Subsection 15(1) – Shareholder Benefits

Subsection 15(1) of the Act is a broad provision that taxes shareholders (and future shareholders) on the value of any benefit conferred on them by a corporation. This subsection would cover such transactions as the issuance of treasury stock at less than fair market value, and the forgiveness of shareholder debt.

Some exceptions apply, such as stock dividends, and treasury shares where identical offers are made to all existing shareholders.

Subsection 56(2) – Indirect payments

Subsection 56(2) of the Act applies to “indirect payments”. It deals with situations where a benefit is conferred on a person, where that benefit would, if it were paid to the taxpayer, be taxed in the taxpayer’s hands. The effect of the provision is to tax the person who confers the benefit.

According to the CRA, there are four conditions that must be met for this provision to apply:

(a) there is a payment or transfer of property to a person other than the taxpayer;
(b) the payment or transfer is pursuant to the direction of, or with the concurrence of, the taxpayer;
(c) there is a benefit to the taxpayer or a benefit the taxpayer wishes to confer on the other person;
(d) the taxpayer would have been taxable on the amount under some other section of the Act if the payment or transfer had been made directly to the taxpayer.

A simple example is where a director of a corporation makes a payment to a person who is a non-shareholder of the corporation at the request of a shareholder.

It has been held that subsection 56(2) cannot be applied to dividends paid to one shareholder to exclusion of another at the discretion of the directors of a corporation (i.e., discretionary dividends).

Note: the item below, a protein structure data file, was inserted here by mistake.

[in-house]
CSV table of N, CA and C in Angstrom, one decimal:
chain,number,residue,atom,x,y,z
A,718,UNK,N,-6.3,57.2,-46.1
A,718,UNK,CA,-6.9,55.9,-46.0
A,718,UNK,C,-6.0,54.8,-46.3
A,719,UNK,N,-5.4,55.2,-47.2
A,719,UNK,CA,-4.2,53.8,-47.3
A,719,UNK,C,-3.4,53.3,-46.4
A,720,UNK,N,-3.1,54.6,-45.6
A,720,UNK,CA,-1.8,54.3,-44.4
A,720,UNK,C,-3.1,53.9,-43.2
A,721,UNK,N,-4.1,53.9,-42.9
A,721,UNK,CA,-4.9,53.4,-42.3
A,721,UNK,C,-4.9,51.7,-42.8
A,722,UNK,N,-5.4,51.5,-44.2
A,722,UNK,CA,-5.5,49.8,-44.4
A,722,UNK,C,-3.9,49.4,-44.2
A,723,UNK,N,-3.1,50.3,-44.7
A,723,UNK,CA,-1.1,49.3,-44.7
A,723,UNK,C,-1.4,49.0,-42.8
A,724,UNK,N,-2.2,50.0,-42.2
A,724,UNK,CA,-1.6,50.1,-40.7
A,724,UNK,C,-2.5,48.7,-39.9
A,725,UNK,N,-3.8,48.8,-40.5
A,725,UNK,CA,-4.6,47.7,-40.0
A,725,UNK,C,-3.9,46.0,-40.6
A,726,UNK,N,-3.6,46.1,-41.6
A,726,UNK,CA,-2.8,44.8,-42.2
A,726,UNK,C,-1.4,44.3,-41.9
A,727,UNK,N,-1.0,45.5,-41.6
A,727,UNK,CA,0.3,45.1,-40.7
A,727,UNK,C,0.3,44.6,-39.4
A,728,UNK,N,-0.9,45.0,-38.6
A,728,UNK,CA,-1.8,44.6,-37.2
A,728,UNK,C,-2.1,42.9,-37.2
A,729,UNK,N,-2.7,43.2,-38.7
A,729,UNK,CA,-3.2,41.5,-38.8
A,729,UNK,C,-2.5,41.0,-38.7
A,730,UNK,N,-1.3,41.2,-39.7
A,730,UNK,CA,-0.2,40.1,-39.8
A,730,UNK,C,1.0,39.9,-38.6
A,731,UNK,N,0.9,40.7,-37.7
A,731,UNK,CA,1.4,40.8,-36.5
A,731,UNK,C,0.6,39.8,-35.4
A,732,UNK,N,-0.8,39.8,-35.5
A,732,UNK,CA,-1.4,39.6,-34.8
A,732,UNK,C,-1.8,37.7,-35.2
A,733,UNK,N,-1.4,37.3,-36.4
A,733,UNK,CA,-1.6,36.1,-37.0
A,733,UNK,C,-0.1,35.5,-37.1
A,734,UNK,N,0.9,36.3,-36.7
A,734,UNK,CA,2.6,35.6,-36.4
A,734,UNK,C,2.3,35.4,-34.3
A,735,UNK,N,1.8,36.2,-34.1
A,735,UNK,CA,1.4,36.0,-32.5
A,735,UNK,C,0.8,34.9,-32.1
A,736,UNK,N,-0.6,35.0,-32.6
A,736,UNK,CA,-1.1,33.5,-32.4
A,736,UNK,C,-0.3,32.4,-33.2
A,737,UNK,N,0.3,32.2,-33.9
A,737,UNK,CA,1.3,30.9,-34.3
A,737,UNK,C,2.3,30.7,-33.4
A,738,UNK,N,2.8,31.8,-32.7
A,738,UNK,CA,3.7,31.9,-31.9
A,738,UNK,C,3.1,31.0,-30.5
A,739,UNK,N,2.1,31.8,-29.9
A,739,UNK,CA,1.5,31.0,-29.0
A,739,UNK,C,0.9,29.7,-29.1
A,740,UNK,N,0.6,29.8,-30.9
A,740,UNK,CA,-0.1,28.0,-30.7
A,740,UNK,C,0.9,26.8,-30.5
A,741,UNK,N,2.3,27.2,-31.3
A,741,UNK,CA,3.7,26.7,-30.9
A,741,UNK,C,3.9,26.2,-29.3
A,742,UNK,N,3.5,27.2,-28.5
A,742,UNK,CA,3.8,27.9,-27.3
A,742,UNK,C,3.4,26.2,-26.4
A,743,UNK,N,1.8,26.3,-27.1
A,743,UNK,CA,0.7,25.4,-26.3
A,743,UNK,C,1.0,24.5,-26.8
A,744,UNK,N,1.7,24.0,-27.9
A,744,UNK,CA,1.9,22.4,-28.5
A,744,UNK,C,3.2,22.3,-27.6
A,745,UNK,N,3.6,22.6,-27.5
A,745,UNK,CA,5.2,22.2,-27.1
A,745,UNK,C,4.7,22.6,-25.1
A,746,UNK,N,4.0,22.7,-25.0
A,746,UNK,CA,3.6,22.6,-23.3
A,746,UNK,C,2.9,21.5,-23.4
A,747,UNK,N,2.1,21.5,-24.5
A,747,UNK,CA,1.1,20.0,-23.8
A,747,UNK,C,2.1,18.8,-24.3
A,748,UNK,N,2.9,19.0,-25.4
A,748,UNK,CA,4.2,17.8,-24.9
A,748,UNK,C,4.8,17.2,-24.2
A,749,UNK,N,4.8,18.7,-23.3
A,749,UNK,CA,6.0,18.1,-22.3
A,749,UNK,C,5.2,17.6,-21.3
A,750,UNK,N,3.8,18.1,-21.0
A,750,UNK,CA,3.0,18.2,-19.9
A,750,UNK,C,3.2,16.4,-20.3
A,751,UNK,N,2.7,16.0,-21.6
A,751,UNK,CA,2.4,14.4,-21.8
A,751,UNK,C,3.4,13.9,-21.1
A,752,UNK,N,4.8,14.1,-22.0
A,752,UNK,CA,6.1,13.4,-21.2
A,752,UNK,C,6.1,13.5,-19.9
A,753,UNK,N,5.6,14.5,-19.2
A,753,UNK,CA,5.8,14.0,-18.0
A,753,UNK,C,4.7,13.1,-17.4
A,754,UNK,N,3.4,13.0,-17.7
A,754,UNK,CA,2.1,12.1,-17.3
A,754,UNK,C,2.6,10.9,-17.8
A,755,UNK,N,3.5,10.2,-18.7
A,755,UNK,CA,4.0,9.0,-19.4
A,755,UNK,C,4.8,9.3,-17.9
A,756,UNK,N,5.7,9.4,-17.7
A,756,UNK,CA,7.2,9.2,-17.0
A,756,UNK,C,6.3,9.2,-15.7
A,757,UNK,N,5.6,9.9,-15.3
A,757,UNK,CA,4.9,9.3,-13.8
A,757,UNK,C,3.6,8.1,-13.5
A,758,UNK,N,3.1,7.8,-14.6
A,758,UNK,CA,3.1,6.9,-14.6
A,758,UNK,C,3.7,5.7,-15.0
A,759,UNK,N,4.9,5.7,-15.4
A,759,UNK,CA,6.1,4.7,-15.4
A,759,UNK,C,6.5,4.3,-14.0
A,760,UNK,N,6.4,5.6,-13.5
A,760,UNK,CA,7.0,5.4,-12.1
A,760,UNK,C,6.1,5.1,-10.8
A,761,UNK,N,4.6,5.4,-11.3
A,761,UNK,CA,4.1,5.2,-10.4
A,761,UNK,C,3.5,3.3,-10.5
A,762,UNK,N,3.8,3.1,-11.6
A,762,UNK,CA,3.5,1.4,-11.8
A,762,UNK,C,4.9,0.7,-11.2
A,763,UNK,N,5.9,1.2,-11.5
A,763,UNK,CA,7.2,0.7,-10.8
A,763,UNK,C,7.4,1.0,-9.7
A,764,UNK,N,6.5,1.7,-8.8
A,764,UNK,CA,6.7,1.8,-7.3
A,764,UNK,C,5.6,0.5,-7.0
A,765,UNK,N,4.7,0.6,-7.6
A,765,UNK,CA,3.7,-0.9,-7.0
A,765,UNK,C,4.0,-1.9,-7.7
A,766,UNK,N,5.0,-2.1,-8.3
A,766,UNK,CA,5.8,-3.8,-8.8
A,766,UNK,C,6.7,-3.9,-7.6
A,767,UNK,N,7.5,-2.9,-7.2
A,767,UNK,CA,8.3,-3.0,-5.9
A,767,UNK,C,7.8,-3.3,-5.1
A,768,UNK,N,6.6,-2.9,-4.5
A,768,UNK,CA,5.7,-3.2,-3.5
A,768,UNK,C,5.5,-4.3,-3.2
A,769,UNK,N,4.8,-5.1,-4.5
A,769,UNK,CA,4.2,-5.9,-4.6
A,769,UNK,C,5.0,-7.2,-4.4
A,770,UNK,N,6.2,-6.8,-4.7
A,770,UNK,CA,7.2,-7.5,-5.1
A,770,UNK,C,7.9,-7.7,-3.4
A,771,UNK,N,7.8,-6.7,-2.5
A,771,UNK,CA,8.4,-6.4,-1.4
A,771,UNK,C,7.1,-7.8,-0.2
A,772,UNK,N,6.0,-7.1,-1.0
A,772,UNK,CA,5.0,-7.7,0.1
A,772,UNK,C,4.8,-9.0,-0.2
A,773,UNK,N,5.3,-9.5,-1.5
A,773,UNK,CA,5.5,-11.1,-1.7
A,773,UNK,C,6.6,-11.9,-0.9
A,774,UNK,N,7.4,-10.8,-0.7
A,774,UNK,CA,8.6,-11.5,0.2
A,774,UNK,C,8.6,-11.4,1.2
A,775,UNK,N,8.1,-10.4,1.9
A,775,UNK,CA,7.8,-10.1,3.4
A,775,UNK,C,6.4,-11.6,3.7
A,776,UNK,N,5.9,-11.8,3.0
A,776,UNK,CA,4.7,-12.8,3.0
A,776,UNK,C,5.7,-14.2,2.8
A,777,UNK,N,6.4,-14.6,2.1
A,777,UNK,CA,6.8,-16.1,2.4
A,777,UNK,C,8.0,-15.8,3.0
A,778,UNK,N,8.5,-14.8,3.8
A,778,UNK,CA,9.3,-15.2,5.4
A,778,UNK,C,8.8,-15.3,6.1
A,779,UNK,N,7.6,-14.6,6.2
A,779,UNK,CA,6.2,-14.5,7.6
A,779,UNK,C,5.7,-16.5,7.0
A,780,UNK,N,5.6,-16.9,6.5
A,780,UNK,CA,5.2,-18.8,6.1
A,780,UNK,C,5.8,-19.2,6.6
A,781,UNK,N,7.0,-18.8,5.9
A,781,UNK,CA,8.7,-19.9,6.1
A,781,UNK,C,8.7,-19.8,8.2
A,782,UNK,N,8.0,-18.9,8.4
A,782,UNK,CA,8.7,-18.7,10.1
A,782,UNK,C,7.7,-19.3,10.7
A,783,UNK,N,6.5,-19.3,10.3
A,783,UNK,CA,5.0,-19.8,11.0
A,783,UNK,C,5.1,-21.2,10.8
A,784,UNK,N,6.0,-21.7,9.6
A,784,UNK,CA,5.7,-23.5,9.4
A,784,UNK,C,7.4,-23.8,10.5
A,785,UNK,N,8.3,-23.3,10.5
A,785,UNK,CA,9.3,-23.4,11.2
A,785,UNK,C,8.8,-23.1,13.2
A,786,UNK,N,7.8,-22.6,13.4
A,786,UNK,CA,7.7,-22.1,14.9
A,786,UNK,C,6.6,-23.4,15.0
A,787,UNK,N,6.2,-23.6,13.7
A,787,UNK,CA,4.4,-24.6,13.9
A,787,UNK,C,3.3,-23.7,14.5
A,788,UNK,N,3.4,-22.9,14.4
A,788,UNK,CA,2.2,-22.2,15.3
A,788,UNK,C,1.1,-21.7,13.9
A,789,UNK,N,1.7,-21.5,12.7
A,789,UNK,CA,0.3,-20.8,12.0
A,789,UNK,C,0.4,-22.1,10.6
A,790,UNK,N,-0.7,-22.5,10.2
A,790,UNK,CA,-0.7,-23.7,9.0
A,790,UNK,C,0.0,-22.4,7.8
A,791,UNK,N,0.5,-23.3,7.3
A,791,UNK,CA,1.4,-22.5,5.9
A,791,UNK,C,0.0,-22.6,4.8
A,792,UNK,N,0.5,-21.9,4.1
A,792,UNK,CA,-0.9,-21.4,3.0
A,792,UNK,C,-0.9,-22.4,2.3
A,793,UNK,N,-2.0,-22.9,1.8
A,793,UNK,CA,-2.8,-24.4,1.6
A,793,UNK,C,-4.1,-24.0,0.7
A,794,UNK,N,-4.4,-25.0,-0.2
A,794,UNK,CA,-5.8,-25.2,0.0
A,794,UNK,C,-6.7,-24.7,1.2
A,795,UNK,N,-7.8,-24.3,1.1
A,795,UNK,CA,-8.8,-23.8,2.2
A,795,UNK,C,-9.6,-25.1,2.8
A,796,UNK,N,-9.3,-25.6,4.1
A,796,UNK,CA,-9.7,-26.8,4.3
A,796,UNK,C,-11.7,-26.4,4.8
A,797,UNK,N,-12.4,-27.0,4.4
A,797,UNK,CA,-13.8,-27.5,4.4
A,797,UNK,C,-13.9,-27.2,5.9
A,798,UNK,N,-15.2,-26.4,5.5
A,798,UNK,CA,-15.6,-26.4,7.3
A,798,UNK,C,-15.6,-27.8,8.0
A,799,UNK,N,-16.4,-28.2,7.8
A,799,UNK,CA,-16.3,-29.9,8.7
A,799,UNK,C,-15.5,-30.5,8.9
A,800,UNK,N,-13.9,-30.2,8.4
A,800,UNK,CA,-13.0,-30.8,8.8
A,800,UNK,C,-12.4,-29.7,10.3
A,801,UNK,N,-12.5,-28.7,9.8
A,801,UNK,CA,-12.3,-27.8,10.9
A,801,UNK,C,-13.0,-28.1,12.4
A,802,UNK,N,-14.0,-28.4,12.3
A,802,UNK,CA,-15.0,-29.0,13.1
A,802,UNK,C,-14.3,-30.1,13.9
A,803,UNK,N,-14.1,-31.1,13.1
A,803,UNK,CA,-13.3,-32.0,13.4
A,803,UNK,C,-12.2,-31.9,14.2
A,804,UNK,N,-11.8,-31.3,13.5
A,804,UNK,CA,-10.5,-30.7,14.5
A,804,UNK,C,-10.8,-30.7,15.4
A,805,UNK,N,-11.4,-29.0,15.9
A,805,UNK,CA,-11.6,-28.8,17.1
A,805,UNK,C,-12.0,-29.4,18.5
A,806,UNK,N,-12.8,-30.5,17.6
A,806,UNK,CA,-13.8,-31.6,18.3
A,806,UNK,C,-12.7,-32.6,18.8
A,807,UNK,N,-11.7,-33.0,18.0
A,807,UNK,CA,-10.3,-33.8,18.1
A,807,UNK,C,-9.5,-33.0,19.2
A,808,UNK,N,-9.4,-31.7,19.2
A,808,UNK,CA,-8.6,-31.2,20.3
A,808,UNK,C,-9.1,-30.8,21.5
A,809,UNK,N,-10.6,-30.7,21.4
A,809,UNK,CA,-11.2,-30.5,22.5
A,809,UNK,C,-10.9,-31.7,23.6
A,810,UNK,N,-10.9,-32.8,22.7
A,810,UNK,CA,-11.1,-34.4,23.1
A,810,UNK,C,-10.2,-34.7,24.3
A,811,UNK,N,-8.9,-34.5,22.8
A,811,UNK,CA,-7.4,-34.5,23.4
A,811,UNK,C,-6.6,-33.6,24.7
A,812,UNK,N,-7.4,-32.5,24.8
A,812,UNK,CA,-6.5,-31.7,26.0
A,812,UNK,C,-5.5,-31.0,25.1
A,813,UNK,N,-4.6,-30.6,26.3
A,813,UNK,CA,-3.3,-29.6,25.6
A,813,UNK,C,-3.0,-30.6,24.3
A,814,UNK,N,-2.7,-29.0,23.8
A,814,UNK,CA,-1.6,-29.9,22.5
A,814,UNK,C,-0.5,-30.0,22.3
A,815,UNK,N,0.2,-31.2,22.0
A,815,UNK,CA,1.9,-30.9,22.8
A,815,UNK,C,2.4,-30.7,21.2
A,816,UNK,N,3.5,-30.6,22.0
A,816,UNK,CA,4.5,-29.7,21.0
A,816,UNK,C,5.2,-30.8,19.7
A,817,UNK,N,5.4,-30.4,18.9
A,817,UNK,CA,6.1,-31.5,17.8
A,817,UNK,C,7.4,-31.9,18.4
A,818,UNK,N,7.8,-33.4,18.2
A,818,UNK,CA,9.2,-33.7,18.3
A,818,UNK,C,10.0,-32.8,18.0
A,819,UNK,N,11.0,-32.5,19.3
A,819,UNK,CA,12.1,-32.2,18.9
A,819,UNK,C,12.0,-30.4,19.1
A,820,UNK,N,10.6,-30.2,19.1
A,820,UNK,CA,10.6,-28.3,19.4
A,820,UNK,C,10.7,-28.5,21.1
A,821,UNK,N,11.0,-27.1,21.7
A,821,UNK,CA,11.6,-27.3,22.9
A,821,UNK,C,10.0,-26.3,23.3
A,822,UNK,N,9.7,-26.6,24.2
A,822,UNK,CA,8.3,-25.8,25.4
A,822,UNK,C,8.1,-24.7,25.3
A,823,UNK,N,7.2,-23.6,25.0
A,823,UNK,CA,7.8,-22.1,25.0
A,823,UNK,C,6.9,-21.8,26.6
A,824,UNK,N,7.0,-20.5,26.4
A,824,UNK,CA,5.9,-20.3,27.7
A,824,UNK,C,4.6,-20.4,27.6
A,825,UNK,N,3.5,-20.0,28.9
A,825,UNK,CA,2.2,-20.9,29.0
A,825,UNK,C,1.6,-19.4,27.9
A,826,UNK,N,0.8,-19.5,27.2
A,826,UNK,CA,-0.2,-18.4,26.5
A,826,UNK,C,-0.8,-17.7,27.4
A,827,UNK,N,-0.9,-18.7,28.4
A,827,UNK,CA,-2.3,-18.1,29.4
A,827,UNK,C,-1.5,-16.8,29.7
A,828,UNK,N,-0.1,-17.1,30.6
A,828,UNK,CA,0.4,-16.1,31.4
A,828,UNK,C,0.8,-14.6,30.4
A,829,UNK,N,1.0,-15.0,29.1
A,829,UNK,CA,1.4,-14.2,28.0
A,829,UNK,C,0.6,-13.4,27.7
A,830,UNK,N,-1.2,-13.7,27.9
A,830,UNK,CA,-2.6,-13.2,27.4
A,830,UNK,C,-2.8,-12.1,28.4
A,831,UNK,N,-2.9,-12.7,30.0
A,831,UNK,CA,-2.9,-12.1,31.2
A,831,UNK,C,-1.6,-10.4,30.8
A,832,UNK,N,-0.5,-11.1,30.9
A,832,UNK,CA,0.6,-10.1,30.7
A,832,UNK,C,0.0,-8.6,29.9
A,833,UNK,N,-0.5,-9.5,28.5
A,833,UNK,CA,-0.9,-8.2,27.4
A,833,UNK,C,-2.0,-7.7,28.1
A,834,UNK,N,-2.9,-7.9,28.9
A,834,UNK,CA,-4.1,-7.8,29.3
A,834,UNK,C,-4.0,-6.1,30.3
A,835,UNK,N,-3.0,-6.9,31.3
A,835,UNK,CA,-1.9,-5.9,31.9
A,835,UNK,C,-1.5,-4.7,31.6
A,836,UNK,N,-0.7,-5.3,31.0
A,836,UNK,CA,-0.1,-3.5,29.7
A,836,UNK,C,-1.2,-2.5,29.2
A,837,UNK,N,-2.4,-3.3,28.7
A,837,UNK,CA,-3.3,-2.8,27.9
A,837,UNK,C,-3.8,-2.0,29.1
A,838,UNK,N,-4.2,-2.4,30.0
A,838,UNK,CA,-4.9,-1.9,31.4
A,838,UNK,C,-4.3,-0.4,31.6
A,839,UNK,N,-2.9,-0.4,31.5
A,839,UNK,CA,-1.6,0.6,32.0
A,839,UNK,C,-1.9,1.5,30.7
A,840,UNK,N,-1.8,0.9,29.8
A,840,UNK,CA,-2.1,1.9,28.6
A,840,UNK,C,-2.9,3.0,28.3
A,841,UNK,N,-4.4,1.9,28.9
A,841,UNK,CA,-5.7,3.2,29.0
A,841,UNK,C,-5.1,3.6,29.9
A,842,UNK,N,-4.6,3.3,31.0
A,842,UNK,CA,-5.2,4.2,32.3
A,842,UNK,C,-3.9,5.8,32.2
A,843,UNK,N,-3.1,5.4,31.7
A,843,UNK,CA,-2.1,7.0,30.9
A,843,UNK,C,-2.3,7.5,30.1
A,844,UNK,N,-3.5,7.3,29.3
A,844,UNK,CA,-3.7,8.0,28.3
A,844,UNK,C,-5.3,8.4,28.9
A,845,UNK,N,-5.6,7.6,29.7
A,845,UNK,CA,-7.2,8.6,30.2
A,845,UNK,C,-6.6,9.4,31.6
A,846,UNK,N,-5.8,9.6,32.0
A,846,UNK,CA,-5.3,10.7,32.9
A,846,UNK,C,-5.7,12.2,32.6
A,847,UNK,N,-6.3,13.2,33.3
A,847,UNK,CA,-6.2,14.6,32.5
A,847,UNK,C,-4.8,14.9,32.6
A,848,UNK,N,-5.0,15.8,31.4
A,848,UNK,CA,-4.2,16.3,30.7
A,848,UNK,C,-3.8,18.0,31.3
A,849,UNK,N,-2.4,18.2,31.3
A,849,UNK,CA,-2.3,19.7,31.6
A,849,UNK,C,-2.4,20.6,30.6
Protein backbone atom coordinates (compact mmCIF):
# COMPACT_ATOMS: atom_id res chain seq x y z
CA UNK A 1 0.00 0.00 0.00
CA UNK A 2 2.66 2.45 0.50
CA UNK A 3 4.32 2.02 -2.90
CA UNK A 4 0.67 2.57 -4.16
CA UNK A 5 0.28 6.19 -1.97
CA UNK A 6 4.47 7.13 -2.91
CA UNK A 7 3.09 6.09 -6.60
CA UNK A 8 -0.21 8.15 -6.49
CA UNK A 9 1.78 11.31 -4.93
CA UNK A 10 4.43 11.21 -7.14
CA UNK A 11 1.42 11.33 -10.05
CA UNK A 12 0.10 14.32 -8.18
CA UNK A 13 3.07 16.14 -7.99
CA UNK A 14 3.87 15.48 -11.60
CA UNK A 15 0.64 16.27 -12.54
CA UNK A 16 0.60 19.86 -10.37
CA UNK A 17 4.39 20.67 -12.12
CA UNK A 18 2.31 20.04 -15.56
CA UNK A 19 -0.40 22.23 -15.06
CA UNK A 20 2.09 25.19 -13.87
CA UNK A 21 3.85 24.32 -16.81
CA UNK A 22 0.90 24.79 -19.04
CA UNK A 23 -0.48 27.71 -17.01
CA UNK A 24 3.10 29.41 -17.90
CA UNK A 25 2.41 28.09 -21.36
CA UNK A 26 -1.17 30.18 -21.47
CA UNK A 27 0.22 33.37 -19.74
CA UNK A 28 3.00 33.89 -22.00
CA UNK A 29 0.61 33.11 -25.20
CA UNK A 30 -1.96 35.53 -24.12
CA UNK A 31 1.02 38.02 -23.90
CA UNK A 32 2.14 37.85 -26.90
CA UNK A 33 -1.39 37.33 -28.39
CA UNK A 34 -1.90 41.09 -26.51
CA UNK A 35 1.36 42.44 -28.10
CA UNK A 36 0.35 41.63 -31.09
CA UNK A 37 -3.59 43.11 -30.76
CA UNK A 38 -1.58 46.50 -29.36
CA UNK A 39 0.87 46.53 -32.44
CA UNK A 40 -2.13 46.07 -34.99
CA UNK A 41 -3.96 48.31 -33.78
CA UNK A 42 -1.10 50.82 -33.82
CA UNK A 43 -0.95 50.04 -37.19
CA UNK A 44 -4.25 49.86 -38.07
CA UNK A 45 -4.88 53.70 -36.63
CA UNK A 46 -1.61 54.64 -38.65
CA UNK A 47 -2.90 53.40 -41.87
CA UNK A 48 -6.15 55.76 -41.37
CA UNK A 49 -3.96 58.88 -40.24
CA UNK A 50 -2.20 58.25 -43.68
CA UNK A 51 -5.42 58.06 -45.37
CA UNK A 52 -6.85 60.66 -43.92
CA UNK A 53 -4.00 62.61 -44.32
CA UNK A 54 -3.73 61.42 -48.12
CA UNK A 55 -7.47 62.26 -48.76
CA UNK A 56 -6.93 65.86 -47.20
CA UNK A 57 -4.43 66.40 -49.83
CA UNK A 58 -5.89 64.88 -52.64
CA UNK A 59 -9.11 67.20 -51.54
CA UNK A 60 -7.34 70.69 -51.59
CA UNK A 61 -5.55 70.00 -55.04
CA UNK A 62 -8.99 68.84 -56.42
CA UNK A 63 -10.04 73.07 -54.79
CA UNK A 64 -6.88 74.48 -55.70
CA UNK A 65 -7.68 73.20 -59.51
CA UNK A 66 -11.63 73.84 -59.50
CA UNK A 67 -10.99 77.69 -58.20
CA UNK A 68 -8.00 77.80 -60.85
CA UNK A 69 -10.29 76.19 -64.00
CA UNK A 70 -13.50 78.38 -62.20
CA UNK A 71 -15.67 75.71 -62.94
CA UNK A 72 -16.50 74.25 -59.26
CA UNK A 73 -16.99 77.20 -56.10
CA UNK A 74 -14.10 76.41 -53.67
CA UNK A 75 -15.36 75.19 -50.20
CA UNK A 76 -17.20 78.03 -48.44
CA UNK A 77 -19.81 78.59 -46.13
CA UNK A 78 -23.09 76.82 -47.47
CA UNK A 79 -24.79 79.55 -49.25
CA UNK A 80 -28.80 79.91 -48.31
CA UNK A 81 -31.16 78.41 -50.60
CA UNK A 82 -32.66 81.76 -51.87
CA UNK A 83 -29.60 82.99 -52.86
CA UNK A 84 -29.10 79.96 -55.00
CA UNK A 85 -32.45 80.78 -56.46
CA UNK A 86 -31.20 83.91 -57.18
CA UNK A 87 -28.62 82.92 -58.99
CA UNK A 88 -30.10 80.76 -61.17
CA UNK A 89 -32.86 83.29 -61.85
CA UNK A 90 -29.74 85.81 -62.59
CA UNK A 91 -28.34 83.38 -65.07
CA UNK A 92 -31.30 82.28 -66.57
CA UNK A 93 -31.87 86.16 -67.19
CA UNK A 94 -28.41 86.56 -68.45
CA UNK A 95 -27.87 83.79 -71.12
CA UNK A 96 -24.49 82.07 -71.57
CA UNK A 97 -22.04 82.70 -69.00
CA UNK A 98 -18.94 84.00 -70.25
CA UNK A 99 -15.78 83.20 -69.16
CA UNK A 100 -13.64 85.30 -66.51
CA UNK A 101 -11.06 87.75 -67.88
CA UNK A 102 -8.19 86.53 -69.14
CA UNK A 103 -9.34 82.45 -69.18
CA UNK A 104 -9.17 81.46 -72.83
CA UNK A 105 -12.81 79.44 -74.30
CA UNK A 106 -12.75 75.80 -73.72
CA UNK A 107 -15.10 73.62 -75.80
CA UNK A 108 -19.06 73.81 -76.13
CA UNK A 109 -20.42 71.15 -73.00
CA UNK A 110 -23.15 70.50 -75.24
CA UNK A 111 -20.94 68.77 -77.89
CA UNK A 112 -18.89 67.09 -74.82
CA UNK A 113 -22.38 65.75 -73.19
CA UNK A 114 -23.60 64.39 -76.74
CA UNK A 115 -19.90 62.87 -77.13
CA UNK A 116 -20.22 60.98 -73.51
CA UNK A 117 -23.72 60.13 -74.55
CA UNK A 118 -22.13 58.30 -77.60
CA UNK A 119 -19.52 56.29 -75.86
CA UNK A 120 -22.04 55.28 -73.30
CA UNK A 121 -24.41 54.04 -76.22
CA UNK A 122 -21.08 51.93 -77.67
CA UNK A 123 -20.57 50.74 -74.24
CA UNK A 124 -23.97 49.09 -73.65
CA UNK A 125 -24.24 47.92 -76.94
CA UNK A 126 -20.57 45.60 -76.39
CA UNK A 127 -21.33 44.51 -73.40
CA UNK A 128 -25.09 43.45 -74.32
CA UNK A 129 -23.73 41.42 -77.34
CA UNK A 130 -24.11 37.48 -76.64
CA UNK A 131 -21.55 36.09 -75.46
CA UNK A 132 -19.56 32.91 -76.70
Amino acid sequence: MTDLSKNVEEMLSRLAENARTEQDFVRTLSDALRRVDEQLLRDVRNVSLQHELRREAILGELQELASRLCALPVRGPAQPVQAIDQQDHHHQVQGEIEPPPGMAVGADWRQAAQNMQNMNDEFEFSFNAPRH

Subsection 246(1) – Benefit Conferred On A Person

Subsection 246(1) of the Act is another broad rule that provides that where a person confers a benefit on a taxpayer, the amount of the benefit must be included in income of the taxpayer.

Subsection 246(2), however, provides an “arm’s length” exception, where all of the following four conditions are met:

(a) The person and the taxpayer are dealing at arm’s length;
(b) The transaction is bona fide;
(c) The transaction is not pursuant to, or part of any other transaction; and
(d) The transaction was not entered into to effect payment of an obligation.

There is very little jurisprudence with respect to the saving provision in subsection 246(2). The only case involving this provision is Pelletier et al v. the Queen. In that case, a shareholder sold his shares to the other arm’s length shareholders of the same corporation for less than fair market value. The exception was held to apply.

Generally, the CRA likes transactions to occur at market value. Any deviation could invoke any one of the above provisions, so as always, be cautious.